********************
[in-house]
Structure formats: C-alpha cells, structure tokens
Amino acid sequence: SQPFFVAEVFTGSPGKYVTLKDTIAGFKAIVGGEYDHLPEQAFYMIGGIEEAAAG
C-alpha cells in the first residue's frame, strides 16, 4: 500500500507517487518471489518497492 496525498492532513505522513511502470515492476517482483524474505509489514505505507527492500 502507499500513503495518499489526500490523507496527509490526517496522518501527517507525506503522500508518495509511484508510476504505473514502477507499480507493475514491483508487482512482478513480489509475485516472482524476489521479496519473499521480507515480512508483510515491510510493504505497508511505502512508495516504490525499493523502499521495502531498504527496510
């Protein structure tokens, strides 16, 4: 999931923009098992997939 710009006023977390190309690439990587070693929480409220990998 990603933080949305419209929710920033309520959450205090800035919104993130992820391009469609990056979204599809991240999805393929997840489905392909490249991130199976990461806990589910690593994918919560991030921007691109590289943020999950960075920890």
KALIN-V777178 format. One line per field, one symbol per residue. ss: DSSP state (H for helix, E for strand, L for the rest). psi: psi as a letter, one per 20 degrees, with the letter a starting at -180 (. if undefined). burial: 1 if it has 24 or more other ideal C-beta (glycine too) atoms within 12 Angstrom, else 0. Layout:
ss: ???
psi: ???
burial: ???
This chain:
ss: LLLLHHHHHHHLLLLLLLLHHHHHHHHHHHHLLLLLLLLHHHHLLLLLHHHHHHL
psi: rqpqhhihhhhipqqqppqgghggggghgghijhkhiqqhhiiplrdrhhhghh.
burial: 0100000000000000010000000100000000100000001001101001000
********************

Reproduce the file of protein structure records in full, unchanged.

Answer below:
[in-house]
Structure formats: C-alpha cells, structure tokens
Amino acid sequence: SQPFFVAEVFTGSPGKYVTLKDTIAGFKAIVGGEYDHLPEQAFYMIGGIEEAAAG
C-alpha cells in the first residue's frame, strides 16, 4: 500500500507517487518471489518497492 496525498492532513505522513511502470515492476517482483524474505509489514505505507527492500 502507499500513503495518499489526500490523507496527509490526517496522518501527517507525506503522500508518495509511484508510476504505473514502477507499480507493475514491483508487482512482478513480489509475485516472482524476489521479496519473499521480507515480512508483510515491510510493504505497508511505502512508495516504490525499493523502499521495502531498504527496510
């Protein structure tokens, strides 16, 4: 999931923009098992997939 710009006023977390190309690439990587070693929480409220990998 990603933080949305419209929710920033309520959450205090800035919104993130992820391009469609990056979204599809991240999805393929997840489905392909490249991130199976990461806990589910690593994918919560991030921007691109590289943020999950960075920890």
KALIN-V777178 format. One line per field, one symbol per residue. ss: DSSP state (H for helix, E for strand, L for the rest). psi: psi as a letter, one per 20 degrees, with the letter a starting at -180 (. if undefined). burial: 1 if it has 24 or more other ideal C-beta (glycine too) atoms within 12 Angstrom, else 0. Layout:
ss: ???
psi: ???
burial: ???
This chain:
ss: LLLLHHHHHHHLLLLLLLLHHHHHHHHHHHHLLLLLLLLHHHHLLLLLHHHHHHL
psi: rqpqhhihhhhipqqqppqgghggggghgghijhkhiqqhhiiplrdrhhhghh.
burial: 0100000000000000010000000100000000100000001001101001000